And even that is such a complicated thing, because there’s so many comics and so many versions of Spider-Man, and so many things have already been explored. As weird an idea that you can get, it was probably tried at some point in the comics. That’s what I found. It’s very humbling because you realize “Oh, I am not going to be able to think up anything that they haven’t tried in some capacity before.” So I always leaned heavily on the comics. Outside of that, it is just a feeling thing.
There are two really cool shots in the trailers that I didn’t see in the movie.
Ooo, which ones?
There’s the shot of Spider-Man and Iron Man swooping by.
And there’s a shot of the Vulture coming down through what looks like a hotel atrium.
Yeah. That is a hotel atrium.
Were those cut from the finished movie or were those shots made just for the trailer?
The hotel atrium shot was originally created for Comic-Con, for like a sizzle reel before we had really shot anything; we had shot like two weeks of footage or something. That was never meant to be in the movie. But I did use that angle for Vulture’s reveal at the beginning of the movie; Vulture’s hovering, swooping towards the camera like that. I used that shot, it’s just no longer in an Atlanta hotel atrium.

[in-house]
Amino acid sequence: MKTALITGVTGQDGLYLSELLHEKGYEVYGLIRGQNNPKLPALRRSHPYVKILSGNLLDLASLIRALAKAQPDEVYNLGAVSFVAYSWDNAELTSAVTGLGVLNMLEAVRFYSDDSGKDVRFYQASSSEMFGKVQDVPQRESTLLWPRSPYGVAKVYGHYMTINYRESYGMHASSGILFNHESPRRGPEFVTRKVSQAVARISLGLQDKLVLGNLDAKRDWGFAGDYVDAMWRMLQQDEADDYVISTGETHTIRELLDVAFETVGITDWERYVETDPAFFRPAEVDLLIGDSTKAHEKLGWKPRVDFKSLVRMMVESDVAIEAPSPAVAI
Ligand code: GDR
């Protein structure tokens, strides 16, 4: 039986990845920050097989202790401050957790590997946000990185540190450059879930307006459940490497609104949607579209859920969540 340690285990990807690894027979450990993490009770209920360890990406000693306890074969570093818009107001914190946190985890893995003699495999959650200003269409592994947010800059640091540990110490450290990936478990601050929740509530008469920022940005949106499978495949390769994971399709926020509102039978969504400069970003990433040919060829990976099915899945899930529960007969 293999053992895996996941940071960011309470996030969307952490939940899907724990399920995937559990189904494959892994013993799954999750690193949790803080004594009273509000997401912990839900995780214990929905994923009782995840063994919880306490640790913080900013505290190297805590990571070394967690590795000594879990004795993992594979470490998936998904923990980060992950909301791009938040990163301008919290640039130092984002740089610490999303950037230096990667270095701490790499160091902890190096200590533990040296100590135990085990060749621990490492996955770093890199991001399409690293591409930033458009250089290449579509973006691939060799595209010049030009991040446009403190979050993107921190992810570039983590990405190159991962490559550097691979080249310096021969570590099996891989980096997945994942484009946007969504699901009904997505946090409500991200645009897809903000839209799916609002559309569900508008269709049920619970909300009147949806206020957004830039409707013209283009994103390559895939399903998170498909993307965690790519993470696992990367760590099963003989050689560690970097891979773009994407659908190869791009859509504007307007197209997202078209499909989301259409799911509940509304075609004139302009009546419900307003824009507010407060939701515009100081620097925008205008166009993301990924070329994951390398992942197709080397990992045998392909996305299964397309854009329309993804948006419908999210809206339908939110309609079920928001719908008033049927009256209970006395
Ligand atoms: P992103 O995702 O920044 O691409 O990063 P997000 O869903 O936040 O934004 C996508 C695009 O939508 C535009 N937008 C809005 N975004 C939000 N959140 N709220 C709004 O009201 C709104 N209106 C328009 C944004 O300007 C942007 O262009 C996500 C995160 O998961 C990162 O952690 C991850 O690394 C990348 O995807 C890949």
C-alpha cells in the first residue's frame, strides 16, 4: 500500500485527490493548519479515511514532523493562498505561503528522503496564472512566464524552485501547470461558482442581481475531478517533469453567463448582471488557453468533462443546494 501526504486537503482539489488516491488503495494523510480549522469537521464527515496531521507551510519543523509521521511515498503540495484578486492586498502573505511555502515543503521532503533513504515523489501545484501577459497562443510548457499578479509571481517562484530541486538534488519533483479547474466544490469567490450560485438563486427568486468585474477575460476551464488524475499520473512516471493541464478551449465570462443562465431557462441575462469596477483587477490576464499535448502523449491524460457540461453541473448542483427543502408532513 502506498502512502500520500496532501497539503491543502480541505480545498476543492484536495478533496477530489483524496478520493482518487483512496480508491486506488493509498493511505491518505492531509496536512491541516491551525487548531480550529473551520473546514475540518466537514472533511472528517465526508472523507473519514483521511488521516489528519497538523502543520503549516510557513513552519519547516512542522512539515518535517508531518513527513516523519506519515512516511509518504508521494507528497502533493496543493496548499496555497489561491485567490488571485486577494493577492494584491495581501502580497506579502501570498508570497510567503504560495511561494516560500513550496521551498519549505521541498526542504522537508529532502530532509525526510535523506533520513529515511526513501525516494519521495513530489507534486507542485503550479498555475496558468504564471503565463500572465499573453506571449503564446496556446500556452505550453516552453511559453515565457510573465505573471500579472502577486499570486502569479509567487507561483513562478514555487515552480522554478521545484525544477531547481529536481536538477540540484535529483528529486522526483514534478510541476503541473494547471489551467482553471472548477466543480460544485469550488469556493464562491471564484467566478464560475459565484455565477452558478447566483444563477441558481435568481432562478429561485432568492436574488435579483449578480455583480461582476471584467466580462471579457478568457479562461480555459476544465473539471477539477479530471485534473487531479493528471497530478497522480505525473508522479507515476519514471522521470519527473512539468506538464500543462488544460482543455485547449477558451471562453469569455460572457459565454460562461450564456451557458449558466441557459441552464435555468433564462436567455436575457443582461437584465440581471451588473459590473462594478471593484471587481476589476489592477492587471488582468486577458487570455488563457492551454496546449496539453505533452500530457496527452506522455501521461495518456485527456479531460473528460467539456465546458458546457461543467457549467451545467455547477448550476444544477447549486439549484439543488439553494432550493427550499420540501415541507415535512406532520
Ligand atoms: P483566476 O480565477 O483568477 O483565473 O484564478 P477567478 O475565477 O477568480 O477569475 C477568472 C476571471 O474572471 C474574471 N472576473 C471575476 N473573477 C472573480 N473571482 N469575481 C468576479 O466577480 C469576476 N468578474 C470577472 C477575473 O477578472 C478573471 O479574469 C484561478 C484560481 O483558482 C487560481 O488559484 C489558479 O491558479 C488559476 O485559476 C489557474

And then shot of [Spider-Man and Iron Man] together in Queens, that was never in the movie.
Is it a thing where someone says “We need a shot of them together for the trailer” and then someone makes it? How does it work?
I think what happened was in the very first trailer they wanted a shot of Spider-Man and Iron Man flying together. And they were going to use something from the Staten Island Ferry [scene], but it just didn’t look that great — the background plate, because the Staten Island terminal is a very simple building. It almost looks like an unrendered 3D object. So I think I was like “Let’s just put them in Queens. Let’s use that as a backdrop.” Because we couldn’t just create a whole new shot, so let’s just use one of these shots of the subway; put them in there.”